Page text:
Tips on Adding Leisure Time

If you and your family are not in the habit of spending time together for fun, don't try to change overnight. Start with easy things.

Parents, you can start first:

Let your children see that leisure is important to you. Do something for yourself.

  • Take a nap if you're tired.
  • If it's a nice day, go outside instead of doing a chore in the house.
  • Say "no" to outside commitments once in a while.
  • Read a book.

Take a look at how you handle time conflicts:

  • Do you always do what others expect of you, even if it deprives you of time you need for yourself and your family?
  • Are there shortcuts you could find to things you do? Can weekly chores be done every other week?
  • Can you find anyone with whom you can share your responsibilities? If you both need some freedom, take turns covering for each other.
  • Do you over-plan family activities, putting more stress on yourself? Do you insist on a spotless house before you ask friends over? Does it really matter?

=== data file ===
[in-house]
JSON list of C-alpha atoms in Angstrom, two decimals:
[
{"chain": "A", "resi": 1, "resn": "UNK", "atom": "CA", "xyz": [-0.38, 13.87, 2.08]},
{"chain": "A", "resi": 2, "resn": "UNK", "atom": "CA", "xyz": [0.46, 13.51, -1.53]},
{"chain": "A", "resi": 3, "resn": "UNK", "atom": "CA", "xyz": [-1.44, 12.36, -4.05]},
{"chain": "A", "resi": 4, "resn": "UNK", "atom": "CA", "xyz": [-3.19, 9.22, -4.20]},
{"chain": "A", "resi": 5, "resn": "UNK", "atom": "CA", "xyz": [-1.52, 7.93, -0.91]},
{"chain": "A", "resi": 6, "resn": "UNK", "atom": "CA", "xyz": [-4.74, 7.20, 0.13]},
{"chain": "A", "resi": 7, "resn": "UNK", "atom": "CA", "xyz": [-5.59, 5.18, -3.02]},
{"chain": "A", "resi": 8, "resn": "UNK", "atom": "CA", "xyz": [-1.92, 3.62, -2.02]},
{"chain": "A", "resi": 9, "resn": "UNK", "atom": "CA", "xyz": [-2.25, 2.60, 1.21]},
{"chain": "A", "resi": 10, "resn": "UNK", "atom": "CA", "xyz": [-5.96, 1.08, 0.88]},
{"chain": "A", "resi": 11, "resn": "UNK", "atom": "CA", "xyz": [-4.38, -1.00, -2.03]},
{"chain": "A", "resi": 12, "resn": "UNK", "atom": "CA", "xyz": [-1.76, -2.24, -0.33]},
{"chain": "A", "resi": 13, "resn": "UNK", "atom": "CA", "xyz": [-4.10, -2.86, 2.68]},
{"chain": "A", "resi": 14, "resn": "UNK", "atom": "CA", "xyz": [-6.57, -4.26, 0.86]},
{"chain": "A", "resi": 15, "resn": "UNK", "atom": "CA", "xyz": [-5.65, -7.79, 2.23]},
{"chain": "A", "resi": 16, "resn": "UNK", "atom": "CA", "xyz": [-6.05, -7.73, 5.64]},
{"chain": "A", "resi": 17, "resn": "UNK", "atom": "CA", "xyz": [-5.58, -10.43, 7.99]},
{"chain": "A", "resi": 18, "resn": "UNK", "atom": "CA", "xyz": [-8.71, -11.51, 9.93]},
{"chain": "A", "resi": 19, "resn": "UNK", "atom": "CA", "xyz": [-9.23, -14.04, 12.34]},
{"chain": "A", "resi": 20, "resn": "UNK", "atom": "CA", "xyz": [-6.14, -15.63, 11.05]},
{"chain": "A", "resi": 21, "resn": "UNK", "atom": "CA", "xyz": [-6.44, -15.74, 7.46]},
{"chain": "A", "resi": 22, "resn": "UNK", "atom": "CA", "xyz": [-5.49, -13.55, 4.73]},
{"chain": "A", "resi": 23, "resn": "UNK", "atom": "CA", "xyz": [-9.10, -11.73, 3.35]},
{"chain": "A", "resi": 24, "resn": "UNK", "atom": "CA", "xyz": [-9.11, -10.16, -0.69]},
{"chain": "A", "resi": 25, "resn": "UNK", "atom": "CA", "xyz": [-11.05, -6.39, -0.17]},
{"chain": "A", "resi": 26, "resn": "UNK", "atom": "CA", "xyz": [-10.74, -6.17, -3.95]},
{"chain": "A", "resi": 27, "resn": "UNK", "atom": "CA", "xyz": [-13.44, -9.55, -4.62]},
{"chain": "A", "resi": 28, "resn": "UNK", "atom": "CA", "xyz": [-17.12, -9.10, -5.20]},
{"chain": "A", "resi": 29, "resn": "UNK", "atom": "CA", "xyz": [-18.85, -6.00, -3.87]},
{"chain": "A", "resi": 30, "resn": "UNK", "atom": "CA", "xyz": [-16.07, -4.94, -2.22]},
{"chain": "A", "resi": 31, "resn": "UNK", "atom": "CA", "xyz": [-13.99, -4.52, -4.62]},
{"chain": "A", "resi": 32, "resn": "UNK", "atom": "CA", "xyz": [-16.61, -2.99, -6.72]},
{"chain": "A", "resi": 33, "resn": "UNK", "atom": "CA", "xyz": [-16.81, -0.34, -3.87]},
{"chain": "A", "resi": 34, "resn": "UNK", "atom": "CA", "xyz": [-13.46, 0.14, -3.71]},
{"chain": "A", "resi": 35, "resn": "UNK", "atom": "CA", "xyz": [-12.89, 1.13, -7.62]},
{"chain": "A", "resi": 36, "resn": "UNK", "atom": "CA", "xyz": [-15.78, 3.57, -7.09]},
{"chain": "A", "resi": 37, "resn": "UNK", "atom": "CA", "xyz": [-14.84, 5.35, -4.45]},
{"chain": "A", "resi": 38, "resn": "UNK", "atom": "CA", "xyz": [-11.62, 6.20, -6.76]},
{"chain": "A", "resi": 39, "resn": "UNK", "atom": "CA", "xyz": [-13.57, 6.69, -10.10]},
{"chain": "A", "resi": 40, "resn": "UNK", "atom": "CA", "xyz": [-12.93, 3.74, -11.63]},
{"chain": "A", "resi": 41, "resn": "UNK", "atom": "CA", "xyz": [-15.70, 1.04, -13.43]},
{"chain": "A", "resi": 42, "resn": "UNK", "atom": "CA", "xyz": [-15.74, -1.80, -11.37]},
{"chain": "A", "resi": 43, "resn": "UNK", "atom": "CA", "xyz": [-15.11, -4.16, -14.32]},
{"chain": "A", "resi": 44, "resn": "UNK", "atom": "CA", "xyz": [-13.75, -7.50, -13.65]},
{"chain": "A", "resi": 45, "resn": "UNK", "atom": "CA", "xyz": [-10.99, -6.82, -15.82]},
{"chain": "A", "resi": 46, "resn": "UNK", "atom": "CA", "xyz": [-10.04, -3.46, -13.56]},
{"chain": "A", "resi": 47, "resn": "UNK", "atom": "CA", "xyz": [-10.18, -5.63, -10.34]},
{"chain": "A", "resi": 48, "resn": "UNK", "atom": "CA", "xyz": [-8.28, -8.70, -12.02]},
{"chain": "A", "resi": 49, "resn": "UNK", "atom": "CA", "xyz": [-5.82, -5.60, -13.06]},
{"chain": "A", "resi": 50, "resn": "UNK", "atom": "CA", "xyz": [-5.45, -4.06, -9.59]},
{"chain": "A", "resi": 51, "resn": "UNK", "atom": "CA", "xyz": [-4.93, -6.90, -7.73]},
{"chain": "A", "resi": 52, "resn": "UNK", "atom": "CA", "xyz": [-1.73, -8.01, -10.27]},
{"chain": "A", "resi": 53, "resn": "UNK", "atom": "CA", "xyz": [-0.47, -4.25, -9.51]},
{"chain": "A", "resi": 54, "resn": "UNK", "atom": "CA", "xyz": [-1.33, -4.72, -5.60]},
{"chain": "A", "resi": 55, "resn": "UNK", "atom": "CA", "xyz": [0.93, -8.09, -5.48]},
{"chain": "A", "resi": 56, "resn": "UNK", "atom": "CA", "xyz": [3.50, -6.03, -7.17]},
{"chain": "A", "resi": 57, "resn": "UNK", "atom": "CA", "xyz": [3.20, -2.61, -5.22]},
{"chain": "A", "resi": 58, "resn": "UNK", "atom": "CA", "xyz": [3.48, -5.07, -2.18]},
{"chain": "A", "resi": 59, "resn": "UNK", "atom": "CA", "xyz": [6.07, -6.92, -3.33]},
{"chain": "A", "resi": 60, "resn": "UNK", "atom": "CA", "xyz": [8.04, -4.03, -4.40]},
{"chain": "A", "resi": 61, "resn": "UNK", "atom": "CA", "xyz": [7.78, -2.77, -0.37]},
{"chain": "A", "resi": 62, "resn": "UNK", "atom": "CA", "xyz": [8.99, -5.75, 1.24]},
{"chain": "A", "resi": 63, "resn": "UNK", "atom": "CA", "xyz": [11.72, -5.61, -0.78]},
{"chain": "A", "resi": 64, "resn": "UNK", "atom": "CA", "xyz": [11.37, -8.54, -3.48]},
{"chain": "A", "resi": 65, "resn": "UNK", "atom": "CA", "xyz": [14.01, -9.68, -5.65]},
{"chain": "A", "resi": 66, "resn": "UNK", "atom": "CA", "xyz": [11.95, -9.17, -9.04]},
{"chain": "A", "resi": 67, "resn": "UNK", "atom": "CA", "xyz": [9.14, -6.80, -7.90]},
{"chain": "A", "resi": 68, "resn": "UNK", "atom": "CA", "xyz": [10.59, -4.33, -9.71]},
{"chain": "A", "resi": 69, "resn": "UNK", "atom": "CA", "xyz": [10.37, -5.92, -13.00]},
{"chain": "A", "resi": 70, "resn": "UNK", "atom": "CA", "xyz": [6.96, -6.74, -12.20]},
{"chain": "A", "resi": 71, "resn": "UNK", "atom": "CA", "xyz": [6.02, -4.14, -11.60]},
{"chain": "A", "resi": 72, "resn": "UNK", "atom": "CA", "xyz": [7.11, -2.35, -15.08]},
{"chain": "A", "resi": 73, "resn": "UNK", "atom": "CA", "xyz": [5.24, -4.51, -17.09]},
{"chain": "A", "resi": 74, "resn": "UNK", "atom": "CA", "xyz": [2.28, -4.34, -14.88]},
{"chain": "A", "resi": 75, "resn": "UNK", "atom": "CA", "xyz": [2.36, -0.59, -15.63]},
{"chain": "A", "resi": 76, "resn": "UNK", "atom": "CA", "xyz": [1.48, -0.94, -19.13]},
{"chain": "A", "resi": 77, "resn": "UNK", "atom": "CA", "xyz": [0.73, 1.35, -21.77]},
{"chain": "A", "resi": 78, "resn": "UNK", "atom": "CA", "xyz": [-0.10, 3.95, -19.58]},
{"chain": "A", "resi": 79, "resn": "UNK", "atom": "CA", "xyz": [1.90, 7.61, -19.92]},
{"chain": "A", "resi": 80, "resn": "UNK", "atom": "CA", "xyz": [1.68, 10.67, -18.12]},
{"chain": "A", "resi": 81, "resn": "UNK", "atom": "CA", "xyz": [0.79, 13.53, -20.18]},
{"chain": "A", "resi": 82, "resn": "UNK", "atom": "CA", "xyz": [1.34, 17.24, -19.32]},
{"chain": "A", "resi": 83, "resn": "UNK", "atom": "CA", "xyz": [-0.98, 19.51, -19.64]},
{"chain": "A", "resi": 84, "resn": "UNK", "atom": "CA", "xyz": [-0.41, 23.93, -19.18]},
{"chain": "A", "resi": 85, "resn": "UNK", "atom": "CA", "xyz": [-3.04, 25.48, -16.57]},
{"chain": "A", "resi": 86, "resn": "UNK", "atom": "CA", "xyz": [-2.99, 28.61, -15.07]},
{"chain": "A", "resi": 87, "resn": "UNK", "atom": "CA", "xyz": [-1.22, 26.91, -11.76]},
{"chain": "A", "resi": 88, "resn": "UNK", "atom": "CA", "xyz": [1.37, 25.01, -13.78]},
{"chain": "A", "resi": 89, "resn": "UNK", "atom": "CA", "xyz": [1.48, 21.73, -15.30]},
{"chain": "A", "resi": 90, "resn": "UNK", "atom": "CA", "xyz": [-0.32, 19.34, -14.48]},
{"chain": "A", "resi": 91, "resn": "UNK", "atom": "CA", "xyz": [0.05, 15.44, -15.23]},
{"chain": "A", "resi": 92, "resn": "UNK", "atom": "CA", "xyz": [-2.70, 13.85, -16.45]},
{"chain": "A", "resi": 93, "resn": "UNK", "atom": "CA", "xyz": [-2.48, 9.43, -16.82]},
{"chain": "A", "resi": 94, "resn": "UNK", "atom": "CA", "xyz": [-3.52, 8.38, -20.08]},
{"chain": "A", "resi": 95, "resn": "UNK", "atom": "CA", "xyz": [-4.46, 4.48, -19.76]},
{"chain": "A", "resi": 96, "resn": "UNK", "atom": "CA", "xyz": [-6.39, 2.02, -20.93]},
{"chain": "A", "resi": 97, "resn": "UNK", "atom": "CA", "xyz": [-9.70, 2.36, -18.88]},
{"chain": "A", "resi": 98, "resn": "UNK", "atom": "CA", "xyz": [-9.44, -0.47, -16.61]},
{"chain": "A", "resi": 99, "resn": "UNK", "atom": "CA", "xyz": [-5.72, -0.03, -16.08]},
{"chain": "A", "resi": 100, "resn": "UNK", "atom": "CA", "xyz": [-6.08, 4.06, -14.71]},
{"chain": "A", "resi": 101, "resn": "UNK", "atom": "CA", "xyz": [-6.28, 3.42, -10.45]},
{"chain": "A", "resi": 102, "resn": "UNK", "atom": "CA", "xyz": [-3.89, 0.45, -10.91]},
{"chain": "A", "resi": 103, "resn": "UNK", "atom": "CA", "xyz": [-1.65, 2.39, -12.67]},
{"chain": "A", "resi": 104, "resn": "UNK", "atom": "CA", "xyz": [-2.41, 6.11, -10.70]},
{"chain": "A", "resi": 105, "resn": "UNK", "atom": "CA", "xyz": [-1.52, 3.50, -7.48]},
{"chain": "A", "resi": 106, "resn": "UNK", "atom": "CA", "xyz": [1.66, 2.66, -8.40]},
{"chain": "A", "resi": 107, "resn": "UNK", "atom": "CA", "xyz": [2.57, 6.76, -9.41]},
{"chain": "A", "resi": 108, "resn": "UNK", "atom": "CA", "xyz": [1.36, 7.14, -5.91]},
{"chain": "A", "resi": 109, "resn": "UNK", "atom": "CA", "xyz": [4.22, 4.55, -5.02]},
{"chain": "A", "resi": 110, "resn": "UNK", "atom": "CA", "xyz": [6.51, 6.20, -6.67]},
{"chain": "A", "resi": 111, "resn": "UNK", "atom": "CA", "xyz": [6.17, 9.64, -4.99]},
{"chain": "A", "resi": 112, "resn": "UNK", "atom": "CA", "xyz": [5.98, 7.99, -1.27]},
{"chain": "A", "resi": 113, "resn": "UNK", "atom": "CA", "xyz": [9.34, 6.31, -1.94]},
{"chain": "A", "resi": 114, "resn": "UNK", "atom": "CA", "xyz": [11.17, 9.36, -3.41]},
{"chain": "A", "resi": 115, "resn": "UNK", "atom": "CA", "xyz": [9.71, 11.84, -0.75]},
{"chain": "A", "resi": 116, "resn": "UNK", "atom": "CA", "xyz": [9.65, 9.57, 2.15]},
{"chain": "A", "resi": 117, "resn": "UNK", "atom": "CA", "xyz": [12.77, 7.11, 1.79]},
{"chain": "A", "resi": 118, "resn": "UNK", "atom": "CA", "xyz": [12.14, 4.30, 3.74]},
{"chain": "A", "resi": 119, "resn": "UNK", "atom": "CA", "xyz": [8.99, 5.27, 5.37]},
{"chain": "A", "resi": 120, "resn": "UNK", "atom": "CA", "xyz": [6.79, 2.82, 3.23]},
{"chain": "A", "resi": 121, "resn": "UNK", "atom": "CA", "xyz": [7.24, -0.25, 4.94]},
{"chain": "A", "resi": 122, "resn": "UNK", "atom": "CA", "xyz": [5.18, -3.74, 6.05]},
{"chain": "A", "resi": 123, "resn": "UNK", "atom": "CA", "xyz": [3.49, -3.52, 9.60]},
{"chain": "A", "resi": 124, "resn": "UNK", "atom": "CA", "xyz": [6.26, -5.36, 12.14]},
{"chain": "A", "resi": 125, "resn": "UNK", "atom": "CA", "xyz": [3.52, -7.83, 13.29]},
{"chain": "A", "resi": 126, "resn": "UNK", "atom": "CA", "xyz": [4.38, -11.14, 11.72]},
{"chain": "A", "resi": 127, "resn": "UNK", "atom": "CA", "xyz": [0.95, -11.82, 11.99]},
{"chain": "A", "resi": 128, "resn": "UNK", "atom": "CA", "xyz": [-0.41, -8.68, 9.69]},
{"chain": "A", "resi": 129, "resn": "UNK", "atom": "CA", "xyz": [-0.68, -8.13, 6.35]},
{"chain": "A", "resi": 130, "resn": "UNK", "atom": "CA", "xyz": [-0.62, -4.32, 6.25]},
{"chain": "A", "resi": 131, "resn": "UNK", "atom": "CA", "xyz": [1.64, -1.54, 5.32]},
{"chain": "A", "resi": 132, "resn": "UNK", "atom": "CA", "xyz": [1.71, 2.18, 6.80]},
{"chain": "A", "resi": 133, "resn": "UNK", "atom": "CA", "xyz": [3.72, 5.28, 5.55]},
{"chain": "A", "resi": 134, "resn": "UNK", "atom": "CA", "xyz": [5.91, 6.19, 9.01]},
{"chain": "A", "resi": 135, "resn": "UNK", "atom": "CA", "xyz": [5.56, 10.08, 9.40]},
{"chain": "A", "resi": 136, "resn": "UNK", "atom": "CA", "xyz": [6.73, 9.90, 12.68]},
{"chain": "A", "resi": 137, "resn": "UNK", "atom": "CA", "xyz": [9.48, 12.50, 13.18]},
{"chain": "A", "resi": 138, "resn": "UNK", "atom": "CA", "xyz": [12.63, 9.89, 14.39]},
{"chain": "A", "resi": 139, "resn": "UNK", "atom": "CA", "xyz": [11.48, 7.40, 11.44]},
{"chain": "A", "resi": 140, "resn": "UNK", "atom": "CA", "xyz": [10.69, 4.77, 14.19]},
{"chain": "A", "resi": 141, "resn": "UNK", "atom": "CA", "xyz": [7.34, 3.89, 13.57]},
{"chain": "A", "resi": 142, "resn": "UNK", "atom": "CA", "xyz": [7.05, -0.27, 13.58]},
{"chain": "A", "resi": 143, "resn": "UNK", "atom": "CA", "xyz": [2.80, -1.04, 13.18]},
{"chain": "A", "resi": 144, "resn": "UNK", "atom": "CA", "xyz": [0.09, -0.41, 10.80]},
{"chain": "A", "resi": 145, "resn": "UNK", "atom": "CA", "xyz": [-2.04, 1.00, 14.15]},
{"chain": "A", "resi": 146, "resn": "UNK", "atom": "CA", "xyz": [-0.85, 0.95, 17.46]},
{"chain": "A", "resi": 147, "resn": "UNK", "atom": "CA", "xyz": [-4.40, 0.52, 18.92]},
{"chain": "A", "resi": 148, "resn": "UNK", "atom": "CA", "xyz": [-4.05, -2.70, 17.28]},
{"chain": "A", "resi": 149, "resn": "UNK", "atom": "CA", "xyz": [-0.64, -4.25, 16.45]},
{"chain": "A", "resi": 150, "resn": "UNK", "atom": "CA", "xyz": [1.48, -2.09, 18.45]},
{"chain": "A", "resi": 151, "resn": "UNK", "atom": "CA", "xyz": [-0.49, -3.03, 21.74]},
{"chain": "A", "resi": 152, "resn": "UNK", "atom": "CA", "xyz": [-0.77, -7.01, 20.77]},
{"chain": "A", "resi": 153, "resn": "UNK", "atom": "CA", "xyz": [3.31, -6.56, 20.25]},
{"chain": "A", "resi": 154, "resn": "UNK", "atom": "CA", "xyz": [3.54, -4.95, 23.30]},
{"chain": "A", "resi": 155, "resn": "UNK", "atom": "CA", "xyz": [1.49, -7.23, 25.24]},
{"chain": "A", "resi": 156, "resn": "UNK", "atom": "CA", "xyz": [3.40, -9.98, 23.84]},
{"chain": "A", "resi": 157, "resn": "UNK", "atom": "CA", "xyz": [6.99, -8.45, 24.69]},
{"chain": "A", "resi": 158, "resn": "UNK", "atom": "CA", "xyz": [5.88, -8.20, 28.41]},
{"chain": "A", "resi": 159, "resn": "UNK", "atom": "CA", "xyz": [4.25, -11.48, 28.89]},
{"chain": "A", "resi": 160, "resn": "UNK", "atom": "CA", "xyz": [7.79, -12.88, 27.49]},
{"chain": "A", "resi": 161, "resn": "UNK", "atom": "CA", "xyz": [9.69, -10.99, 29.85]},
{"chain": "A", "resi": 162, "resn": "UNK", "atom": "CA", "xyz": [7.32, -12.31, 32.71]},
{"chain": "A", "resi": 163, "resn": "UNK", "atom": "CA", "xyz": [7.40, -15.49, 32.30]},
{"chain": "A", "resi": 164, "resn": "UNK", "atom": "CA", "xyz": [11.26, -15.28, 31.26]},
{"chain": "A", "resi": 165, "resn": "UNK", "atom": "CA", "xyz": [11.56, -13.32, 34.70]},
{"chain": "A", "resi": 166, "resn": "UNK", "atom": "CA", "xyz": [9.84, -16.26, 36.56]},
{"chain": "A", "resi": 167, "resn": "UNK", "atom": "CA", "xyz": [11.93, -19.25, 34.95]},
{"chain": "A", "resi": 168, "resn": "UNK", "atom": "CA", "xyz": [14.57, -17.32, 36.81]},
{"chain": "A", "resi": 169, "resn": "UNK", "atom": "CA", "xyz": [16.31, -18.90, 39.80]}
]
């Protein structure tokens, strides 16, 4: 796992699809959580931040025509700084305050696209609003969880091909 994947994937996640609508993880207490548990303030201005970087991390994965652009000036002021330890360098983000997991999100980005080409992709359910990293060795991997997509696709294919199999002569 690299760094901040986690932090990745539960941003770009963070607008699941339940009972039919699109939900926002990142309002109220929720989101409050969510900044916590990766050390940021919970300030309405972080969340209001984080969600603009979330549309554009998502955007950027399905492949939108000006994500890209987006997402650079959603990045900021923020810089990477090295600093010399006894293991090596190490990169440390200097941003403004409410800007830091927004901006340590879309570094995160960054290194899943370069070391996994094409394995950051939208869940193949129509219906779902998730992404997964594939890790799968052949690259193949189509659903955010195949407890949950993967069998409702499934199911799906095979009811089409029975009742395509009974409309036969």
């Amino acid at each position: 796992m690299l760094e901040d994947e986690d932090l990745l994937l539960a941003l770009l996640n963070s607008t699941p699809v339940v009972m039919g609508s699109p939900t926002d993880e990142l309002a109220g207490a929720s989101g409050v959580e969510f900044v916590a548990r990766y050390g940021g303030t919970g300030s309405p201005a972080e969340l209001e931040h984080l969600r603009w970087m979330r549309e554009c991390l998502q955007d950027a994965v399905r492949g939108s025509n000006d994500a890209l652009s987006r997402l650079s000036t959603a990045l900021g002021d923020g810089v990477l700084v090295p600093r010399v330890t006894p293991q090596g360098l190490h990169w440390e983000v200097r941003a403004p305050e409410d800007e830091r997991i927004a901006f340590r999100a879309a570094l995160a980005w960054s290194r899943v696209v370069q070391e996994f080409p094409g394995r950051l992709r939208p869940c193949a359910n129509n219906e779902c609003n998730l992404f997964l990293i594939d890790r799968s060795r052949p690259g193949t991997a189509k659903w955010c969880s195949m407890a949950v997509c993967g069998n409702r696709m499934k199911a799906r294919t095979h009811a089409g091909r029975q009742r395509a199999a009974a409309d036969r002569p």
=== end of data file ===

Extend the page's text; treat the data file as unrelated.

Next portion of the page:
• Do you manage your time at work so that you don't have to bring work home with you?

Once you make the commitment, encourage other family members to do the same:


  • If you want family members to be interested in doing things together, then everyone's ideas should be included.
  • Involving children in the planning gives you an opportunity to communicate with them. You can learn about your children's feelings, fears and frustrations in the process.
  • Use the discussion to get to know your child better and to reinforce the value of his or her ideas. By gradually teaching how to make good decisions and then allowing your child to make them, you prepare your child for adulthood.

Focus on Things You Can Do

Try not to focus on obstacles. Although there are often barriers such as money, time, transportation, lack of awareness and fear, there are also alternatives.

For example, if you want to exercise and meet people but can't afford to join a health club, you can begin by walking. Then look into no-cost walking clubs.

If you are trying to make friends, it helps to use a hobby or special interest as a starting point. Places for ideas include:

  • Local newspaper listings
  • Town web sites
  • YMCAs
  • Departments of parks and recreation
  • Your children's schools
  • Churches
  • Libraries
  • Social clubs
  • Sports clubs
  • Scouting organizations

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